Testing conditional independence for continuous random variables
Journal of the american statistical association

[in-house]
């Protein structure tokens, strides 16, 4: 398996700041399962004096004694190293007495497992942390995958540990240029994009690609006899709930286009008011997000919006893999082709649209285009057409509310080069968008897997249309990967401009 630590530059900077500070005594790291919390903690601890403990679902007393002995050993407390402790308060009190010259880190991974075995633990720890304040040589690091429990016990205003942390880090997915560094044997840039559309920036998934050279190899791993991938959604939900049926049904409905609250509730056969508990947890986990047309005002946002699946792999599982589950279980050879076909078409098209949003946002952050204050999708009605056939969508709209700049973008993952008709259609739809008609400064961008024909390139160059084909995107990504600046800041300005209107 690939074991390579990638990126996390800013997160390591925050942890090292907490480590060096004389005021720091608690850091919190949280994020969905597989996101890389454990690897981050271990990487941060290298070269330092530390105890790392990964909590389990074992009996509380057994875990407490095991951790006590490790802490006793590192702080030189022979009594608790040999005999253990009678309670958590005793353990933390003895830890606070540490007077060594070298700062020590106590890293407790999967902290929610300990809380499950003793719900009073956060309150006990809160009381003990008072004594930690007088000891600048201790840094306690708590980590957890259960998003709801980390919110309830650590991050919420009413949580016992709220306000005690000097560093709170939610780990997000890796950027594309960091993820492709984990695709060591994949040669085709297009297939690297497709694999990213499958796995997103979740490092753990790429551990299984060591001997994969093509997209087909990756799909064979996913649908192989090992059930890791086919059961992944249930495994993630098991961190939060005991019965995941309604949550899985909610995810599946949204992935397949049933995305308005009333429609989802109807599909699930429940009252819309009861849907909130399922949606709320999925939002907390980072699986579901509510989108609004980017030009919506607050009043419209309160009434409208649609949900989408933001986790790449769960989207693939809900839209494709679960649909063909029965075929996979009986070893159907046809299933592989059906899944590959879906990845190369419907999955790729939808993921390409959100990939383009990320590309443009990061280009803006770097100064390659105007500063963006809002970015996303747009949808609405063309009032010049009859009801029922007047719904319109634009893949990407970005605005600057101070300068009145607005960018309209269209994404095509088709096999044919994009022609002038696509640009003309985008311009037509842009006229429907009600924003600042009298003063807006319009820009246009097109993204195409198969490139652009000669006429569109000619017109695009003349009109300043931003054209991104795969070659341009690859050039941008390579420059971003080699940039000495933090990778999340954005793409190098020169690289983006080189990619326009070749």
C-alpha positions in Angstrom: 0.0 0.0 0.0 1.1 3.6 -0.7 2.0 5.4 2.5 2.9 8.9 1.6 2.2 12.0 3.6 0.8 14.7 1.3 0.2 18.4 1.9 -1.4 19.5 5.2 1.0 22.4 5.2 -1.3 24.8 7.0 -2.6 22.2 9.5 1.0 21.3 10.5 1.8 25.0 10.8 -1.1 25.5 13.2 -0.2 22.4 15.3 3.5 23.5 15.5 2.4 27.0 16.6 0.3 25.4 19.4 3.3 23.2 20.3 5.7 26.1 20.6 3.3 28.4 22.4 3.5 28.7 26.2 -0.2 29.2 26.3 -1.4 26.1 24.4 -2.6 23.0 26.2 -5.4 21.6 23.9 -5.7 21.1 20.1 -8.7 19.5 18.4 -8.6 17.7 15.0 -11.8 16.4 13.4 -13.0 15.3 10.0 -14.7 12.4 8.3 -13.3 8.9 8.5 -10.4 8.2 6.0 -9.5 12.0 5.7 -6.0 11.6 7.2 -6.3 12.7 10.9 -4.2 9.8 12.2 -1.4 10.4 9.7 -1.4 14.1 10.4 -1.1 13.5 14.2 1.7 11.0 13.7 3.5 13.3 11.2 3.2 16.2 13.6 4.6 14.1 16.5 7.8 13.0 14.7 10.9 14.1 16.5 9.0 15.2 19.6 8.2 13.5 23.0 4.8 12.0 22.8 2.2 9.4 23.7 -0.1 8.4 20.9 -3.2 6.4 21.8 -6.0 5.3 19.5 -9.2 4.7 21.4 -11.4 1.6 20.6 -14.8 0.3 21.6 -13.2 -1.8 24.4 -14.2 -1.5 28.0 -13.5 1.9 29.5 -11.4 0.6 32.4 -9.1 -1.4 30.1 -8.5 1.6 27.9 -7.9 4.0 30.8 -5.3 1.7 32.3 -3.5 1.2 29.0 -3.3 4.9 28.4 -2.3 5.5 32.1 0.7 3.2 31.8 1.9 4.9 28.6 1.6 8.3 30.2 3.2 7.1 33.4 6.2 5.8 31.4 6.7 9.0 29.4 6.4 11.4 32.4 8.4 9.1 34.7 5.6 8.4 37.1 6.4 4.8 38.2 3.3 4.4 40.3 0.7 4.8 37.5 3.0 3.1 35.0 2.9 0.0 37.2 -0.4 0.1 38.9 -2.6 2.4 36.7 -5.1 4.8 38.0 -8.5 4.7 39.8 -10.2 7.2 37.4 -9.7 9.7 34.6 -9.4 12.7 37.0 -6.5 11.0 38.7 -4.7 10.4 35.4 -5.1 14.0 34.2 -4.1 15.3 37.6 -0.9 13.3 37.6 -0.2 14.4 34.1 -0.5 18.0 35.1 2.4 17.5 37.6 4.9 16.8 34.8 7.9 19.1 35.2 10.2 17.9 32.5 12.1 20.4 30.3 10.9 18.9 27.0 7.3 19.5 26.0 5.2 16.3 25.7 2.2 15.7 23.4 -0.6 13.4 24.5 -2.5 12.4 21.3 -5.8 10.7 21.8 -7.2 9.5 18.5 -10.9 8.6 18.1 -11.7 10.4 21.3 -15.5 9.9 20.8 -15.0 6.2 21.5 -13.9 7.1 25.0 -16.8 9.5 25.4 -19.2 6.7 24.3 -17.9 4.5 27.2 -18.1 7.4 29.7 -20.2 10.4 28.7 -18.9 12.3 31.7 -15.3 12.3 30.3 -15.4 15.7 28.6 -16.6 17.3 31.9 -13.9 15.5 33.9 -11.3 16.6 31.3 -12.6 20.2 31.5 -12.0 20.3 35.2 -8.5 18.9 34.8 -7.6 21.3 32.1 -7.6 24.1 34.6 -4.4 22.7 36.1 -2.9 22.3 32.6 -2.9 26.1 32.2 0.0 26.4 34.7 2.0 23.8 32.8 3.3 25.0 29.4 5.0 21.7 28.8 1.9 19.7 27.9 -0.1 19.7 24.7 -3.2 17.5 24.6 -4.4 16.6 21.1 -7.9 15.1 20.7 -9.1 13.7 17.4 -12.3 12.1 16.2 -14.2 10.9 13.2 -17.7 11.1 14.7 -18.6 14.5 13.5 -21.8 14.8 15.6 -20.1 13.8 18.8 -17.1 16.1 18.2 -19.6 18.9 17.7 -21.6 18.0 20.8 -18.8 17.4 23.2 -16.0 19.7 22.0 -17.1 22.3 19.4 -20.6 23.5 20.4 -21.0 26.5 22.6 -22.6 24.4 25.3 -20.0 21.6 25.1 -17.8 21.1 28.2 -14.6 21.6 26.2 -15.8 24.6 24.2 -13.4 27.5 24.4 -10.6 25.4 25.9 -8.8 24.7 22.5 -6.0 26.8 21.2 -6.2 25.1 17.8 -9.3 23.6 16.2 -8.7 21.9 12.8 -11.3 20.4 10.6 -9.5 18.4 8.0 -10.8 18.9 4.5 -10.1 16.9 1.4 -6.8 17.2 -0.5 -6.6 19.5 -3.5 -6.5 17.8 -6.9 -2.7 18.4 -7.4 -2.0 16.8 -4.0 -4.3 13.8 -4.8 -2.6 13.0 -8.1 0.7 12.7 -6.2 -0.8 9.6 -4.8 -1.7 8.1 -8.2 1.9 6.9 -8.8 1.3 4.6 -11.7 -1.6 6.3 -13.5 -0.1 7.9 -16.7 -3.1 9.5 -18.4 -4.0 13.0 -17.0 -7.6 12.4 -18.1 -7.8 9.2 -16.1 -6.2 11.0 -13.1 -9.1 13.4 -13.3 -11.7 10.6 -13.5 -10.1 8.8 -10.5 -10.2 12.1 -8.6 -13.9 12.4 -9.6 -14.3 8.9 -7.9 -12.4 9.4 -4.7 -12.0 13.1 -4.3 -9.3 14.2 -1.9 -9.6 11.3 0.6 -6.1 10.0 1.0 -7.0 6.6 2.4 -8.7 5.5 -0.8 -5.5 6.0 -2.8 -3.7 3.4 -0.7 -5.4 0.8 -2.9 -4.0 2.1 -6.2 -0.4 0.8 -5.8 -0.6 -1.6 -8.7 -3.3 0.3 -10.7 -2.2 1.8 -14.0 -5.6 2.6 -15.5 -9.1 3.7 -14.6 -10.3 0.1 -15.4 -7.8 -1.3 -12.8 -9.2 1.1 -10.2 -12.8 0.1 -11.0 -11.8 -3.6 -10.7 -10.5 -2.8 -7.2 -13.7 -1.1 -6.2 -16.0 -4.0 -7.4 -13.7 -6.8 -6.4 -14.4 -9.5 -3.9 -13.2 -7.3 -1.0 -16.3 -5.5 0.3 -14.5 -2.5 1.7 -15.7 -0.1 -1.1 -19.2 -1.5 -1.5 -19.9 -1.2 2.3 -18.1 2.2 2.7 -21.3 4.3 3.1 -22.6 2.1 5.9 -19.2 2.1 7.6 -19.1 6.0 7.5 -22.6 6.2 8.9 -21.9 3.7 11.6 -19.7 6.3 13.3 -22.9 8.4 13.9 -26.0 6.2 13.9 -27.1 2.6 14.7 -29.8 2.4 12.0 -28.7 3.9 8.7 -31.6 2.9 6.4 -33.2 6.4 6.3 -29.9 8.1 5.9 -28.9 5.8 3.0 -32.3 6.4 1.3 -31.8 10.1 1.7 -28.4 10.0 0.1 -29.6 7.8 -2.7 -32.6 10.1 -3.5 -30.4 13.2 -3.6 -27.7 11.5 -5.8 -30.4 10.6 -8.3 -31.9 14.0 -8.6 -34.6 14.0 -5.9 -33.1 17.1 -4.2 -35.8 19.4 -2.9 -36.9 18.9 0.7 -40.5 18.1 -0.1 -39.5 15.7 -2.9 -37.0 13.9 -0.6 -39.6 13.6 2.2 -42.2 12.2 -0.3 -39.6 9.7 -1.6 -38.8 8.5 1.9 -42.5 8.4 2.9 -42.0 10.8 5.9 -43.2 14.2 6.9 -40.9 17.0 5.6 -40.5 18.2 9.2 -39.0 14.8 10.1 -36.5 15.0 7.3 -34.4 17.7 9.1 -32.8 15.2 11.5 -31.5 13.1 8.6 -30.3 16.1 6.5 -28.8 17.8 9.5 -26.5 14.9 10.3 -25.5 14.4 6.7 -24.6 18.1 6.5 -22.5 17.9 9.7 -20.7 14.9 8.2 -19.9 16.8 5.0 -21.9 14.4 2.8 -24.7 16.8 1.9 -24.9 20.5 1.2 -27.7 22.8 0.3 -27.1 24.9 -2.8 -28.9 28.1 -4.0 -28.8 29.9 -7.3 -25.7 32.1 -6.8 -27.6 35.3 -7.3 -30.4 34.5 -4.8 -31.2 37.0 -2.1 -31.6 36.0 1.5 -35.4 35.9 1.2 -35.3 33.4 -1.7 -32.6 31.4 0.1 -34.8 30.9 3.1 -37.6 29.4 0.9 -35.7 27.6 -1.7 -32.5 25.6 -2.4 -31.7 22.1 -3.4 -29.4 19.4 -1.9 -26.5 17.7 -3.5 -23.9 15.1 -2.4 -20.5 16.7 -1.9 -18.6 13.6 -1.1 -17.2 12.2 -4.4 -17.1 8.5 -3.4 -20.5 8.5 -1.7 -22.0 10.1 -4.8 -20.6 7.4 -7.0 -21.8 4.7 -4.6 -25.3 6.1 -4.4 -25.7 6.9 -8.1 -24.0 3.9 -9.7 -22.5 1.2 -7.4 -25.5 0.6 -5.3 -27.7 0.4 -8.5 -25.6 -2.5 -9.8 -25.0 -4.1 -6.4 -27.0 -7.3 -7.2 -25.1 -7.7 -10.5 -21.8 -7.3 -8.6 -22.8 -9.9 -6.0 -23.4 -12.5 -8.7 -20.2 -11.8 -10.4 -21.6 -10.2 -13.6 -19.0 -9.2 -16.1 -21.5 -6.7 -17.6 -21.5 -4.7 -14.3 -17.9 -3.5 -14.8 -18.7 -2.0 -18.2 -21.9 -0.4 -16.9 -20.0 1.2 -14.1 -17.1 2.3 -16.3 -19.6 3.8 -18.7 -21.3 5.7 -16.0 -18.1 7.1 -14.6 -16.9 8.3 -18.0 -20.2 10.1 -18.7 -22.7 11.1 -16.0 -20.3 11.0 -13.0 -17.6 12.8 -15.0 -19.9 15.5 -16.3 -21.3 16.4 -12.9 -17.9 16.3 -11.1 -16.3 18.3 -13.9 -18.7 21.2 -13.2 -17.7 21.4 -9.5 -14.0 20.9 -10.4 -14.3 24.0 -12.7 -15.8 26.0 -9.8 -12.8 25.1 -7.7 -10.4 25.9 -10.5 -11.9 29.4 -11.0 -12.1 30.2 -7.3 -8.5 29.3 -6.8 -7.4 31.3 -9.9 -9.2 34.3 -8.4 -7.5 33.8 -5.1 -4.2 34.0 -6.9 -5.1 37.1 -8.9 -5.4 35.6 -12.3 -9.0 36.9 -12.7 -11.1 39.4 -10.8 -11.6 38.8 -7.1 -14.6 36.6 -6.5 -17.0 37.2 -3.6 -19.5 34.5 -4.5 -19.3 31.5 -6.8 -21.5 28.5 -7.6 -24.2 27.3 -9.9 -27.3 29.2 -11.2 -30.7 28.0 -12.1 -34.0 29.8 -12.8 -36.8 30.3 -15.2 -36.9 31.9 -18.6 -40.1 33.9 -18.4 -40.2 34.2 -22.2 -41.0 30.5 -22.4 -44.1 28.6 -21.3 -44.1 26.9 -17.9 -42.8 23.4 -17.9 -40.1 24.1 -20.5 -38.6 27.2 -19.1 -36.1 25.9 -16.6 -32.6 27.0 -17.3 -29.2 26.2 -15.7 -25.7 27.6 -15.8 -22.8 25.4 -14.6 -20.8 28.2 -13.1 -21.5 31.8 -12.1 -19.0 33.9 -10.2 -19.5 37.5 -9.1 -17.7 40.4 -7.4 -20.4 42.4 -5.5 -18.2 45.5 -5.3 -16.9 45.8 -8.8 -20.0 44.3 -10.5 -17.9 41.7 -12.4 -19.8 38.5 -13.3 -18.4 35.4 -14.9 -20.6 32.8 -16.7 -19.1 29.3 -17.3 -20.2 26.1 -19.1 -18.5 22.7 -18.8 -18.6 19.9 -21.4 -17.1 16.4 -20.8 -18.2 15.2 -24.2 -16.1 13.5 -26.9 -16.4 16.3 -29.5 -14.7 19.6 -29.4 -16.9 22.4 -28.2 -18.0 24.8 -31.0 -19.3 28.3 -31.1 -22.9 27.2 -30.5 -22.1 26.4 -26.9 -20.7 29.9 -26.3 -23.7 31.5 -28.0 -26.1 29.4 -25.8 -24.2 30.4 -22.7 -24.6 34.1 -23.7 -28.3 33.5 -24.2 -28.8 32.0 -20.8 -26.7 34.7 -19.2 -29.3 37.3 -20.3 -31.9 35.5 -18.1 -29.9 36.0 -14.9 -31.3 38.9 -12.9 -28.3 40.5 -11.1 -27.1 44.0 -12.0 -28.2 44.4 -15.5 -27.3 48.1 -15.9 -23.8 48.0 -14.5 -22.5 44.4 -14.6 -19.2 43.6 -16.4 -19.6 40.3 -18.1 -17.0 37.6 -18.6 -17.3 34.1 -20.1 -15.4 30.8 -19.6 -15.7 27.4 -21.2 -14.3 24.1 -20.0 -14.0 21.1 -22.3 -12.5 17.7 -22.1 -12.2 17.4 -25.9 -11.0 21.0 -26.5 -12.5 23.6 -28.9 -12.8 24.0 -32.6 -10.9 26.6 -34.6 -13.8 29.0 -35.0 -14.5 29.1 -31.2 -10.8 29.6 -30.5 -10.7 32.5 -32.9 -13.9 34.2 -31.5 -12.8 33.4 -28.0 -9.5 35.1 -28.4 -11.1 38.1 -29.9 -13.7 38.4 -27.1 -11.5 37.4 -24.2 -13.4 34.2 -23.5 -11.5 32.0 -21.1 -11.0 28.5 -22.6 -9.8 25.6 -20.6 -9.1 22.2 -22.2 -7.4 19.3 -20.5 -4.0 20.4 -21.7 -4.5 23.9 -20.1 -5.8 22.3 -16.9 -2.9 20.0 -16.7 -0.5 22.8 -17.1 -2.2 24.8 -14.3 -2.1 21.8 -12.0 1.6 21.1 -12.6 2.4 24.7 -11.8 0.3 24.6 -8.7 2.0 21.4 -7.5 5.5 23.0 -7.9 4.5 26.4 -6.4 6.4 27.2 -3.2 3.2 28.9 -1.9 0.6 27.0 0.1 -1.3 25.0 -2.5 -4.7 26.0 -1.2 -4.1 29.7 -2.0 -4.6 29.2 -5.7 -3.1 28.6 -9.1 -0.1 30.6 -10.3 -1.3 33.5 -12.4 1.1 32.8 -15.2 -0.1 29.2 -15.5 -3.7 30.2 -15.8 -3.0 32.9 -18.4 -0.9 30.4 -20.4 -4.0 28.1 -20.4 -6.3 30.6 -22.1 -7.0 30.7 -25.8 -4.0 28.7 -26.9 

A common statistical problem is the testing of independence of two (response) variables conditionally on a third (control) variable. In the first part of this paper, we extend a concept of Hoeffding to demonstrate that testing conditional independence with a continuous control variable is in a well-defined sense harder than testing the unconditional independence hypothesis. In the second part of the paper, a new methodology is introduced for nonparametric testing of conditional independence of continuous responses given an arbitrary, not necessarily continuous, control variable. The method is based on kernel estimation of what we term the partial copula, and allows arbitrary tests of unconditional independence to be used for testing conditional independence. Hence, robust tests and tests with power against broad ranges of alternatives can be used. These two favorable properties are not shared by the most commonly used test, namely the one based on the partial correlation. The feasibility of the approach is demonstrated by an example with medical data.